HADRIAN AND THE TRIUMPH OF ROME

ANTHONY EVERITT
329pp ILLUS 2009 OUT OF PRINT G328

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£14.95

Description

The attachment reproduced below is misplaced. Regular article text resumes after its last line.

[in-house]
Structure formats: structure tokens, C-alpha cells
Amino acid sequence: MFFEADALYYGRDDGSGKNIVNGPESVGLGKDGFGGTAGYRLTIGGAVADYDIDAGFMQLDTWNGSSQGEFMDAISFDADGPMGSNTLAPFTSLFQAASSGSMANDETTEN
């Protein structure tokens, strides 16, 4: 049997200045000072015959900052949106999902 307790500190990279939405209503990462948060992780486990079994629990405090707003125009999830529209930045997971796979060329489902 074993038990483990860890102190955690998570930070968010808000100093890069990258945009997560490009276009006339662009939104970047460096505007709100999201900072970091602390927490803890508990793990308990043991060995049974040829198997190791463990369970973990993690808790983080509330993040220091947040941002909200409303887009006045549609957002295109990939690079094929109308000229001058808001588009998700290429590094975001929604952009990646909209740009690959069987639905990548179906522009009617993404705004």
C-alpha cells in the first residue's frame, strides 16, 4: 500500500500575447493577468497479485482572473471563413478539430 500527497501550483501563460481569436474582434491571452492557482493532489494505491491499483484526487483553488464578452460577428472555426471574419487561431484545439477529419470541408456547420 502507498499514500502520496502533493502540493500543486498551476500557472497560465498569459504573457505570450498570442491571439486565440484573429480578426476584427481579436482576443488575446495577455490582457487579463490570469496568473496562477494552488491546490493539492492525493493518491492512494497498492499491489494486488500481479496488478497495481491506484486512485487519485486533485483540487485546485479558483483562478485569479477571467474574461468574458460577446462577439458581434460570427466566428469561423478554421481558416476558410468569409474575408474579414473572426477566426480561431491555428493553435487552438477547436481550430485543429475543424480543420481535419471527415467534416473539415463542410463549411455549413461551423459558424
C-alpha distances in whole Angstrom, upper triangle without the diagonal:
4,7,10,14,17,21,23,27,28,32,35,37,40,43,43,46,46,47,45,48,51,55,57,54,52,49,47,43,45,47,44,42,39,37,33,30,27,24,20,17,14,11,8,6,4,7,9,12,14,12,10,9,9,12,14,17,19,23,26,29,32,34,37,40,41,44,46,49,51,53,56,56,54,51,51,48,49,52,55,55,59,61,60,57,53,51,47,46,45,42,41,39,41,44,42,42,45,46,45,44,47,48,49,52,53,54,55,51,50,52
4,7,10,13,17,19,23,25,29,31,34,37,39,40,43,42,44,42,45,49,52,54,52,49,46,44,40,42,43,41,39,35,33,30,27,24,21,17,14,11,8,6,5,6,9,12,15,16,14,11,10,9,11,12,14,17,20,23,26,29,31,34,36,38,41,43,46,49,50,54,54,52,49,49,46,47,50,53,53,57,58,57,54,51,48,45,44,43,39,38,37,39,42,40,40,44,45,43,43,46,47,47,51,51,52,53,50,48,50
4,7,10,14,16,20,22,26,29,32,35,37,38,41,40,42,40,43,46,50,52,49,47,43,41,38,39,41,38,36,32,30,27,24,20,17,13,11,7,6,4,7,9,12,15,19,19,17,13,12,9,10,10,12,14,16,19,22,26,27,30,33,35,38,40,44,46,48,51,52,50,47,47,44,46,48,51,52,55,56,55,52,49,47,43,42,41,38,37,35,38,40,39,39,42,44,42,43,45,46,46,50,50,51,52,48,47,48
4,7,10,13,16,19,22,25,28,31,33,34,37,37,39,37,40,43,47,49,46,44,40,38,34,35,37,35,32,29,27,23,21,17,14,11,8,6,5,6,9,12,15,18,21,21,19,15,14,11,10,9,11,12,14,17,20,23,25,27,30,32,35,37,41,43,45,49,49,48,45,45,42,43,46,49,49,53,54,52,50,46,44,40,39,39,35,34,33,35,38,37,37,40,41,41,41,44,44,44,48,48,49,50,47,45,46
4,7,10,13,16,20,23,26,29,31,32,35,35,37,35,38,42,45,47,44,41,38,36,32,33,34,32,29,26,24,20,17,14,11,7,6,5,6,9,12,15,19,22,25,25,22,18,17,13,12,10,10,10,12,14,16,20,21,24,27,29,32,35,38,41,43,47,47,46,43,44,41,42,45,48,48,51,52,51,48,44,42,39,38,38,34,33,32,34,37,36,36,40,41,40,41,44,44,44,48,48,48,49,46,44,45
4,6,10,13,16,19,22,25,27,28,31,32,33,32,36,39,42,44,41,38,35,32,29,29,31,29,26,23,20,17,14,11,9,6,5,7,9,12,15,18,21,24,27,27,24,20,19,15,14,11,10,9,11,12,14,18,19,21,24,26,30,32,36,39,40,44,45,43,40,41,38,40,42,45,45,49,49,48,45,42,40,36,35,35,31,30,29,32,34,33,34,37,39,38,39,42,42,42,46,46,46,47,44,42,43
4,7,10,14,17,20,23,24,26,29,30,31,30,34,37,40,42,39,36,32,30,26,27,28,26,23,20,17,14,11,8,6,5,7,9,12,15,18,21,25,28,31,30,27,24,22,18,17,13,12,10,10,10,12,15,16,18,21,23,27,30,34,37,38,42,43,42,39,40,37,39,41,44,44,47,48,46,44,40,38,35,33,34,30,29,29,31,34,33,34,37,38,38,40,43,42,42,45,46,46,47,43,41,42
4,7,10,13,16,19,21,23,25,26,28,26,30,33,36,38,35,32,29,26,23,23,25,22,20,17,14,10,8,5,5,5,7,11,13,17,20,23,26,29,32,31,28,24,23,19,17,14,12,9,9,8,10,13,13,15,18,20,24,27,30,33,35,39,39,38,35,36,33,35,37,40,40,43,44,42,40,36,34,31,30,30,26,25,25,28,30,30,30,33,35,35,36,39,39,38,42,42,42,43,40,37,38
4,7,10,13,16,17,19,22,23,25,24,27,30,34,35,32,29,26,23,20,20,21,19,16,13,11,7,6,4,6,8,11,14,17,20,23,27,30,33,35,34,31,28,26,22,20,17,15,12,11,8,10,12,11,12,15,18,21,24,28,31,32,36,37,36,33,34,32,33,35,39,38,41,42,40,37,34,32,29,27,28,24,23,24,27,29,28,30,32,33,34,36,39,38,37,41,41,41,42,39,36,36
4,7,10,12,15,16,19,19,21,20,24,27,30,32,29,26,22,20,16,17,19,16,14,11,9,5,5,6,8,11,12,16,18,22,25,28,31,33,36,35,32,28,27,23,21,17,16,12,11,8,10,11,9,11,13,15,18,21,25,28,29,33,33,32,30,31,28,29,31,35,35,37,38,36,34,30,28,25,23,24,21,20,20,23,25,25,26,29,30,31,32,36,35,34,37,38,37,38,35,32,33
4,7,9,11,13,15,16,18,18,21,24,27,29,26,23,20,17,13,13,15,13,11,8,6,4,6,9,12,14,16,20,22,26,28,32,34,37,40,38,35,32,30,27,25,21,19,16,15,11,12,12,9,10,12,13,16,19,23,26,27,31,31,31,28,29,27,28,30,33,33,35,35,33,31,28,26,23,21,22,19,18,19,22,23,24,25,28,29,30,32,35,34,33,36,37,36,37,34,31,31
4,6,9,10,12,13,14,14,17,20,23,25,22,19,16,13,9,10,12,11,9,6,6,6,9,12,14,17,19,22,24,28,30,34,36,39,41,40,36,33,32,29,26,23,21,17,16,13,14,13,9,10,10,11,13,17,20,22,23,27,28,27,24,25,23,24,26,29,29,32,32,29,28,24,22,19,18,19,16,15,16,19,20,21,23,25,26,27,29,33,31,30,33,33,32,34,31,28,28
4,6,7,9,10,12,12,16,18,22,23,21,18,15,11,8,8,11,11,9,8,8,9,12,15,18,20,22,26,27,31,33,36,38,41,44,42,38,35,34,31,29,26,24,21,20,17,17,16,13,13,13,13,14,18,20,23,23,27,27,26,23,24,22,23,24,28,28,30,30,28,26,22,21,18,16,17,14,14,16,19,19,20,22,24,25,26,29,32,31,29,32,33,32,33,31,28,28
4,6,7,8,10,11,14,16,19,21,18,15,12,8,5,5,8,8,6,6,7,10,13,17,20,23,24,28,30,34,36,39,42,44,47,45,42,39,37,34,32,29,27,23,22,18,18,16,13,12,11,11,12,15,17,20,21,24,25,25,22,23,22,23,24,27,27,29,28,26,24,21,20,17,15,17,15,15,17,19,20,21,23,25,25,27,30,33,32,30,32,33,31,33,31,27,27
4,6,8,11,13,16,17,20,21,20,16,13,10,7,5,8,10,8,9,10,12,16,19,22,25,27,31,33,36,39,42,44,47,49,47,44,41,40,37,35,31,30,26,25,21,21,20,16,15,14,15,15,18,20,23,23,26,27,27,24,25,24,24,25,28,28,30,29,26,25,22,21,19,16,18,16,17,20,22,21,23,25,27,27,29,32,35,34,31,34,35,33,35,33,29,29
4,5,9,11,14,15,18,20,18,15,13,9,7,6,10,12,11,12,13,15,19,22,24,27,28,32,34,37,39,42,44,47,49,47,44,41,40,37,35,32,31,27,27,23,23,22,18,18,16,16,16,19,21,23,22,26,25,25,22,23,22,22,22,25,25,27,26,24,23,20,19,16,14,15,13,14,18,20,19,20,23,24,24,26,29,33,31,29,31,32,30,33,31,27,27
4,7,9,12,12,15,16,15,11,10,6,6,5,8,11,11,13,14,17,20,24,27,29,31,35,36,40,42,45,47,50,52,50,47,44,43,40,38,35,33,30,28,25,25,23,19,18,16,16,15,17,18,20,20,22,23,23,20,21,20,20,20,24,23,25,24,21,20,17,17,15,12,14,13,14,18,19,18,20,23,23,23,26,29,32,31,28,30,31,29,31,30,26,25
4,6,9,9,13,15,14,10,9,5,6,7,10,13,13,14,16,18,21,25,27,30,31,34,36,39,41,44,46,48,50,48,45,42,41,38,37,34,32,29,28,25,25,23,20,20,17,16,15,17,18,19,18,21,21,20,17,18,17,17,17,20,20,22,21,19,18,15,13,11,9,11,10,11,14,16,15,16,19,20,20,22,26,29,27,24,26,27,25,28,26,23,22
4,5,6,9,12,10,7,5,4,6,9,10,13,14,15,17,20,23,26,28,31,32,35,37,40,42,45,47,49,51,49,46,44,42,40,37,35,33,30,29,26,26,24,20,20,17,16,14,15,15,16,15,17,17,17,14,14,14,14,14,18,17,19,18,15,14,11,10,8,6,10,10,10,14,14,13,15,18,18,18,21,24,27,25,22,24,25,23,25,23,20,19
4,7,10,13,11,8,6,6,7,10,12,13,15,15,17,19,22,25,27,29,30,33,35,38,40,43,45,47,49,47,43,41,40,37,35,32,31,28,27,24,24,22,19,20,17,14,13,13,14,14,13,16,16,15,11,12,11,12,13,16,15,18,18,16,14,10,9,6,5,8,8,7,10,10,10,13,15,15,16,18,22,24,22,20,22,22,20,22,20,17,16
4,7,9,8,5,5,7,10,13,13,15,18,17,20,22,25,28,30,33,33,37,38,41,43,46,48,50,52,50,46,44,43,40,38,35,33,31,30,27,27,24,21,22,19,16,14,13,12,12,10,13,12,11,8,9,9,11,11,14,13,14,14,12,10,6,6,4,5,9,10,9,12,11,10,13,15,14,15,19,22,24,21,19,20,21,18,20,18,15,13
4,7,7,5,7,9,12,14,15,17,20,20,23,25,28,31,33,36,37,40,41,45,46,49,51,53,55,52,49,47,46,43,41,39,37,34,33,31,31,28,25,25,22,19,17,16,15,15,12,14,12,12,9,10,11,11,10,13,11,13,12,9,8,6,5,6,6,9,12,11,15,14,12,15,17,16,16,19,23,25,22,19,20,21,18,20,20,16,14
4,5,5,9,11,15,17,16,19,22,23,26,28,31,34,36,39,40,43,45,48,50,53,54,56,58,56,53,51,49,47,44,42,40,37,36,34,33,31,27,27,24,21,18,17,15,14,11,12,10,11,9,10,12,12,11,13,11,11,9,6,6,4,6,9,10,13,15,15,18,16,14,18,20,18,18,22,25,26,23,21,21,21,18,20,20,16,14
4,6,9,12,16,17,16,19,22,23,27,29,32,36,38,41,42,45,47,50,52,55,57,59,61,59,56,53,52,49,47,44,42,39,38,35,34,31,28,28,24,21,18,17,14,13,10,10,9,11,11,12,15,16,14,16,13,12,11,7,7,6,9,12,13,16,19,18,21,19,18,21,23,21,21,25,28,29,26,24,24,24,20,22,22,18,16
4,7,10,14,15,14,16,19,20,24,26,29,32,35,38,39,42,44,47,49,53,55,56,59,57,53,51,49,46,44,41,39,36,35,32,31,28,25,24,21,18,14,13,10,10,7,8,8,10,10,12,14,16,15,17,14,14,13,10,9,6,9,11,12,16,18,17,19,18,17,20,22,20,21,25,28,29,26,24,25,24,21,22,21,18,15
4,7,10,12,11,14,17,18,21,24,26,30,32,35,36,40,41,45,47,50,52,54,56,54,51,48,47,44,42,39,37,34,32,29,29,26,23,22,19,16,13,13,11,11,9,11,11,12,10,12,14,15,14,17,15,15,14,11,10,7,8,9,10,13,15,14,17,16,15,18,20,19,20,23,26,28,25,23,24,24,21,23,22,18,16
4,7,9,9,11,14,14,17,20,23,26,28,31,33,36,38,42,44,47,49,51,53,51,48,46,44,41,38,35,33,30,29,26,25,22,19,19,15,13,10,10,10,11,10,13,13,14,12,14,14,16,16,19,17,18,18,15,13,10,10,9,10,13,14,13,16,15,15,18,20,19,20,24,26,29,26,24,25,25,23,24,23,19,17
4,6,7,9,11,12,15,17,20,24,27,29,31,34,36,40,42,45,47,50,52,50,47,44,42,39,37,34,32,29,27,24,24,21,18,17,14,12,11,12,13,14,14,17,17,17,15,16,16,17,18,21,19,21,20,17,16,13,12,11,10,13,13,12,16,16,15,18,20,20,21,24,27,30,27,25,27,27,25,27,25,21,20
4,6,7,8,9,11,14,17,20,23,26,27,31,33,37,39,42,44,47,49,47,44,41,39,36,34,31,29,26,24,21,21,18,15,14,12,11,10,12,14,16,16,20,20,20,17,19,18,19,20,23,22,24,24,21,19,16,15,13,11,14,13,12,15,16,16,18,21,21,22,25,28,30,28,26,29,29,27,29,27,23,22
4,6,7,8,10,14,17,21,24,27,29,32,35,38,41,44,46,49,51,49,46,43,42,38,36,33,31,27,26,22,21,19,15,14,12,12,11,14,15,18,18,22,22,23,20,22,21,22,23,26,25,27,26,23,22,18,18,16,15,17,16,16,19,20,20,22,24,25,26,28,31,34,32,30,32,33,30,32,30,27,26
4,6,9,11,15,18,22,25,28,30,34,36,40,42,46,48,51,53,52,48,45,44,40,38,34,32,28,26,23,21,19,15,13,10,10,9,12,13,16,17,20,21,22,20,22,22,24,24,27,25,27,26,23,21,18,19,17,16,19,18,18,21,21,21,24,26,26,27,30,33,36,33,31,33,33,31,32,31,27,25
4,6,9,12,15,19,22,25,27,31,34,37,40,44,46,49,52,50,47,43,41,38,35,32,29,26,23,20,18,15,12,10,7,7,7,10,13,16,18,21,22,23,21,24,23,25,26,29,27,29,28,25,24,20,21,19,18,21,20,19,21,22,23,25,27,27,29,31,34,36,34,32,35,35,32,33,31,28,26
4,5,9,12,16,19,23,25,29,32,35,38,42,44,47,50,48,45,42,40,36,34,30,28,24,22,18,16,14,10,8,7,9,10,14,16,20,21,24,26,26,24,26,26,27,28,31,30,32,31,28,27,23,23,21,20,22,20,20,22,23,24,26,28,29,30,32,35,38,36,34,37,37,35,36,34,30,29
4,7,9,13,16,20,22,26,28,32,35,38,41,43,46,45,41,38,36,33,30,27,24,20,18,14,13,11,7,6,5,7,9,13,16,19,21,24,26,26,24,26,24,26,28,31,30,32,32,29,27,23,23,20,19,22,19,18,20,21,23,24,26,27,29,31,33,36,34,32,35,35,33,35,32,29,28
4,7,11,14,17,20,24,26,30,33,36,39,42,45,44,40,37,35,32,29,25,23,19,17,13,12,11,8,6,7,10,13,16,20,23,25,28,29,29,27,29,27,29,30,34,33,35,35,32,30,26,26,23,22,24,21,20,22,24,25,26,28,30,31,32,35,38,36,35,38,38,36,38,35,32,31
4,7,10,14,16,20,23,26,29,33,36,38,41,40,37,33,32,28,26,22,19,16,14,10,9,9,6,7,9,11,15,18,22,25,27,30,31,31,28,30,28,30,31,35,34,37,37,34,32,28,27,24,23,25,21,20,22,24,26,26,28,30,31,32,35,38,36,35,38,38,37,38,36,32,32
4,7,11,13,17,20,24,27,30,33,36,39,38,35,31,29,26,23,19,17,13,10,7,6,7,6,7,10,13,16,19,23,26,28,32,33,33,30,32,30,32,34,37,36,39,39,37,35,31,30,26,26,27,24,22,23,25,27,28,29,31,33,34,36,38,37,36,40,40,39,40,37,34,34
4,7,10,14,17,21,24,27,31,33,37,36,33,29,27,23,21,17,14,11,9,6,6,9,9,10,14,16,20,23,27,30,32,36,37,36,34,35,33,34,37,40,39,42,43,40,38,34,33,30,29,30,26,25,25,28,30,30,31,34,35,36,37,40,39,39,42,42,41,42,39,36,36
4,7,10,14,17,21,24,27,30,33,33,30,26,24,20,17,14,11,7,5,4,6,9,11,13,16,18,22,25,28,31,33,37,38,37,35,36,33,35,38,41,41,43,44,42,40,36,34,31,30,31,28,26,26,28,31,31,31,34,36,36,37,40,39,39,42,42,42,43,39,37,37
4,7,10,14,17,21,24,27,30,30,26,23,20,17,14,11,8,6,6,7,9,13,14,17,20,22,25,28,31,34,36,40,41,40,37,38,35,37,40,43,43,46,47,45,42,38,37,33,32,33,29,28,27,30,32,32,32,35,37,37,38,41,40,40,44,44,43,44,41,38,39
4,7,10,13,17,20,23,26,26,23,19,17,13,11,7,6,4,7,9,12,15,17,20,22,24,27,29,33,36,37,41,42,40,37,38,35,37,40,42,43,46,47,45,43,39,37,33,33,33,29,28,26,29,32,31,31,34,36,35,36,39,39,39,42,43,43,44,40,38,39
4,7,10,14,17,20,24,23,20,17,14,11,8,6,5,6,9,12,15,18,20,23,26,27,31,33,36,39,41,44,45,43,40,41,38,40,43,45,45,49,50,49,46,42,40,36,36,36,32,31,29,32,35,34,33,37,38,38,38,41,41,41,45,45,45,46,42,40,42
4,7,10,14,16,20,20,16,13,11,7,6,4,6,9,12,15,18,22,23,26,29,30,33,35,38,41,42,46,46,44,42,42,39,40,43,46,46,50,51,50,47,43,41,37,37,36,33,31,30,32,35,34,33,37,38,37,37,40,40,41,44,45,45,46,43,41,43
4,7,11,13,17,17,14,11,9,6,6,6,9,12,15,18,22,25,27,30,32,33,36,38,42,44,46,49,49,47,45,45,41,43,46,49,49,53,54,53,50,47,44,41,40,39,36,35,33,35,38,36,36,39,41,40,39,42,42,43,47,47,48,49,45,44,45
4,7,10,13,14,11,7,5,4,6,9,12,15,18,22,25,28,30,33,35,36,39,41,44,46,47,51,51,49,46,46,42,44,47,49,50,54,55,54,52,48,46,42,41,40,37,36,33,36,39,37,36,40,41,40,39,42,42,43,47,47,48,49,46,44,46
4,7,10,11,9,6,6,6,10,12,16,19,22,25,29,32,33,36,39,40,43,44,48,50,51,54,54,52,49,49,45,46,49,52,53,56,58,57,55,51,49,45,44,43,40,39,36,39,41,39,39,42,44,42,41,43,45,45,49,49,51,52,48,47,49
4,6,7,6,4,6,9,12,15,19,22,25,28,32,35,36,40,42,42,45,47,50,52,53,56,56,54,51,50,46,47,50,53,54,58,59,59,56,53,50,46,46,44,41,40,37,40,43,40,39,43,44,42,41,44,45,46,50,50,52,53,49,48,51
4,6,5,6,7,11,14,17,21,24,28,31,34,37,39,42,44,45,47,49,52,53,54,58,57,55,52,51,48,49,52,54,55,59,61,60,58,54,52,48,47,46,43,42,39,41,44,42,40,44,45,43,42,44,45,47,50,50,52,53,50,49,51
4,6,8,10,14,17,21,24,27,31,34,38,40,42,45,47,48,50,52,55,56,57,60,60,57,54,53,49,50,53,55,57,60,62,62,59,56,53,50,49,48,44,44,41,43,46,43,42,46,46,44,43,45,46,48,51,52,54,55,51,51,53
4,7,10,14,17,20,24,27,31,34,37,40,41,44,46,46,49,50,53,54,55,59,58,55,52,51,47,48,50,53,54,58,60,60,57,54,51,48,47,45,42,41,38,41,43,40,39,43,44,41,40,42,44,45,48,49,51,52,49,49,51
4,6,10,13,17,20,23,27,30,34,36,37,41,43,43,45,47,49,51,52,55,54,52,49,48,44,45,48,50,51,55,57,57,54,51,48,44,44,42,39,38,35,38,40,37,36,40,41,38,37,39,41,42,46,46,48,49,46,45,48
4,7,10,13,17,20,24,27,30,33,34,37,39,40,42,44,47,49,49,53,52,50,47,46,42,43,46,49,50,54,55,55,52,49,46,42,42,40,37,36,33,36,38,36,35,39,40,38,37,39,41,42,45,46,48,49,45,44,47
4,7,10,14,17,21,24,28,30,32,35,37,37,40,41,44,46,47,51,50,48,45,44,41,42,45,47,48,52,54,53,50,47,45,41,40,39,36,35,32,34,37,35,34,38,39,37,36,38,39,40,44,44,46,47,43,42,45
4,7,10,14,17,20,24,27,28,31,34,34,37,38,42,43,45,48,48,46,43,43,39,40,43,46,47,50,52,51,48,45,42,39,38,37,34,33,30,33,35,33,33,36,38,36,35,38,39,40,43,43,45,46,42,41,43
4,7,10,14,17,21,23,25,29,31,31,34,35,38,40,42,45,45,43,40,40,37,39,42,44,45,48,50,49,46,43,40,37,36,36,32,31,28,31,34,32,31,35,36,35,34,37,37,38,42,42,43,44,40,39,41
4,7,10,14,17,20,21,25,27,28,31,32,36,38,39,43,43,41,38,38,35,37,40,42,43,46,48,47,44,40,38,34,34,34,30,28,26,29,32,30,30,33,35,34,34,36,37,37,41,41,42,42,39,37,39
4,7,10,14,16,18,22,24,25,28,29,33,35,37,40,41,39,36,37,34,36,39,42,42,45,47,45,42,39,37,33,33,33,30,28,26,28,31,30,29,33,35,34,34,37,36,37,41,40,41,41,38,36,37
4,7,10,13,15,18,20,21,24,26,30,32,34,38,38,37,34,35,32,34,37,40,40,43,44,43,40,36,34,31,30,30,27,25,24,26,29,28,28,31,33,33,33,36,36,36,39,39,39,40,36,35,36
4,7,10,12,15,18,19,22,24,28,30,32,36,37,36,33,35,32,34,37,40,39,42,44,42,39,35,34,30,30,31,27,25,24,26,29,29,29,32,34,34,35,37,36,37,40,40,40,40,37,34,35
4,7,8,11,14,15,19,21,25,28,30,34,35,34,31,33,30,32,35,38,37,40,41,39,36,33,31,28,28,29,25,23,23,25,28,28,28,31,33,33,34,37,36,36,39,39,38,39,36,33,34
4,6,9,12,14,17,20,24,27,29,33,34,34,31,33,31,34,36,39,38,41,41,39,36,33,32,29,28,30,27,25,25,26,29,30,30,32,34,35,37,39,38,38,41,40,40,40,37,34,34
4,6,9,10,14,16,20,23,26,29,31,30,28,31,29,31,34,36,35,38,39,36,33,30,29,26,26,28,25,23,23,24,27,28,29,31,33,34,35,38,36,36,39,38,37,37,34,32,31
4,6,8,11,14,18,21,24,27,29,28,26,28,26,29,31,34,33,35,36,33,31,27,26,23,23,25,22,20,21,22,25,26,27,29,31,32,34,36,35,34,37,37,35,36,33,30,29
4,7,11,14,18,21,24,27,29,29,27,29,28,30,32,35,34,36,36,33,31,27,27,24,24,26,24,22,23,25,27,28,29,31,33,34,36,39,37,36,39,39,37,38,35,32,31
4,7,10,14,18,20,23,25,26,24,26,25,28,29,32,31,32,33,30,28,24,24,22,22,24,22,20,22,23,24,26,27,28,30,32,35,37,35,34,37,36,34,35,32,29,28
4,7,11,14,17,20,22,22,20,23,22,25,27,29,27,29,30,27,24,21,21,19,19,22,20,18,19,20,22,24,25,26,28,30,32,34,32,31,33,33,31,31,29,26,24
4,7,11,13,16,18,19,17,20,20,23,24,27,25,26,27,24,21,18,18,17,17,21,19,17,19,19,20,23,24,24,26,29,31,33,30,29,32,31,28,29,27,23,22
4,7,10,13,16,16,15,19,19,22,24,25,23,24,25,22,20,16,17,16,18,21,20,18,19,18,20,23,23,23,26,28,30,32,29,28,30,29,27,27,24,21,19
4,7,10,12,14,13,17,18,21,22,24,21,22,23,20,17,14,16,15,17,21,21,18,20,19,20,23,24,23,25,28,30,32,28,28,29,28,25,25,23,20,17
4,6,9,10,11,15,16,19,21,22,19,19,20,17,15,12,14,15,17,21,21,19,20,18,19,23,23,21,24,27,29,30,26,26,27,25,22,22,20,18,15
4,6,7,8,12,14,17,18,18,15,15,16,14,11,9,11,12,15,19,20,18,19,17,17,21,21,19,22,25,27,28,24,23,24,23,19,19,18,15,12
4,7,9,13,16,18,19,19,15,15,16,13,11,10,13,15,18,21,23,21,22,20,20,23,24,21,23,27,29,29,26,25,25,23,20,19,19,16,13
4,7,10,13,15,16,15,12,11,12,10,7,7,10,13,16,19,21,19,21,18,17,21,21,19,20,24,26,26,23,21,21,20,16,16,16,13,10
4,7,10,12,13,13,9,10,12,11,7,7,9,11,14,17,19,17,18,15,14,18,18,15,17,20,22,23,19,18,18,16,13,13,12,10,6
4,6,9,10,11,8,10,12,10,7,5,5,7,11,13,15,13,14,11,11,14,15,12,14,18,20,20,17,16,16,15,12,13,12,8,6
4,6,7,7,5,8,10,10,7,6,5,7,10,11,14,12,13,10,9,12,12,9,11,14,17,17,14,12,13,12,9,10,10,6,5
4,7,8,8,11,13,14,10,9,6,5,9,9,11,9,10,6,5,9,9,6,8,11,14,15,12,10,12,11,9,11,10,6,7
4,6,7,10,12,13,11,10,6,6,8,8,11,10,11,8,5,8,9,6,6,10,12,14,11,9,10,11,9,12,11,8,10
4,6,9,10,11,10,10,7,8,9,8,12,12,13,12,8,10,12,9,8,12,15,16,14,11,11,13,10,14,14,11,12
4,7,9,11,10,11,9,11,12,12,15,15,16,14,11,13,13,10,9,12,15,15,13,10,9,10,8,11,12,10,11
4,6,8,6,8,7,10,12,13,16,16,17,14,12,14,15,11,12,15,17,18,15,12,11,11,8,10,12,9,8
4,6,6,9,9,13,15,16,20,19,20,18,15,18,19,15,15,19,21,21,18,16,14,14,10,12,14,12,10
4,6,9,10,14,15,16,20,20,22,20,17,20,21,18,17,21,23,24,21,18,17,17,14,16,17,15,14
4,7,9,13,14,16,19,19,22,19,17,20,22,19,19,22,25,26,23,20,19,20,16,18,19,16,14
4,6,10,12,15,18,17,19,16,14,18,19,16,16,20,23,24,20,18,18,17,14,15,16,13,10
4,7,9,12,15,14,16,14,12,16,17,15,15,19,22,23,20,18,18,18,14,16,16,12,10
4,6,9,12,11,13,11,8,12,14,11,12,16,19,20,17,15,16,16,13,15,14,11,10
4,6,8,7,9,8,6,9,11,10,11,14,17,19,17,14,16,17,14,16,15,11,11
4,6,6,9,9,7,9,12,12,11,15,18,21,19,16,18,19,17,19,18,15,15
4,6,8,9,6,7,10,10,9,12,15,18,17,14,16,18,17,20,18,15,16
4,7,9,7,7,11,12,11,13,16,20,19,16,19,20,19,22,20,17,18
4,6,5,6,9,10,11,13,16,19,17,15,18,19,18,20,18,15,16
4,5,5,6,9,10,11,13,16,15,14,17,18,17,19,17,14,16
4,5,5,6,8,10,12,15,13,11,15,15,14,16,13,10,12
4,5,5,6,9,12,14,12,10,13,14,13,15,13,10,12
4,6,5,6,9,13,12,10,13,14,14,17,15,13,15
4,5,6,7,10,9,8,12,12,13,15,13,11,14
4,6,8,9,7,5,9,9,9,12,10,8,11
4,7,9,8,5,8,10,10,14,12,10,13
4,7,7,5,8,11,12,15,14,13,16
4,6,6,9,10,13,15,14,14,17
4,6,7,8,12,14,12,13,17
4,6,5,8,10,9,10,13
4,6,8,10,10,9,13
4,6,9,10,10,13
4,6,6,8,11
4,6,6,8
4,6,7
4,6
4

The biographer of Augustus and Cicero here portrays a man he deems arguably the most successful of Rome's rulers. Born in 76 AD, Hadrian lived through and ruled during a tempestuous era, a time when the Colosseum was opened to the public and Pompeii was buried under a mountain of ash, and brought a century of disorder and costly warfare to a peaceful conclusion. What distinguished Hadrian's rule, according to Everitt, were two accomplishments: he ended Rome's untenable territorial expansion and fortified her boundaries, and he effectively 'Hellenised' Rome by anointing Athens the empire's cultural centre, making Greek learning and art prominent in Roman life. He also covers Hadrian's war against the Jews and illuminates the emperor's private life, describing his unhappy marriage to Sabina and his enduring yet doomed relationship with Antinous, a beautiful young Bithynian man.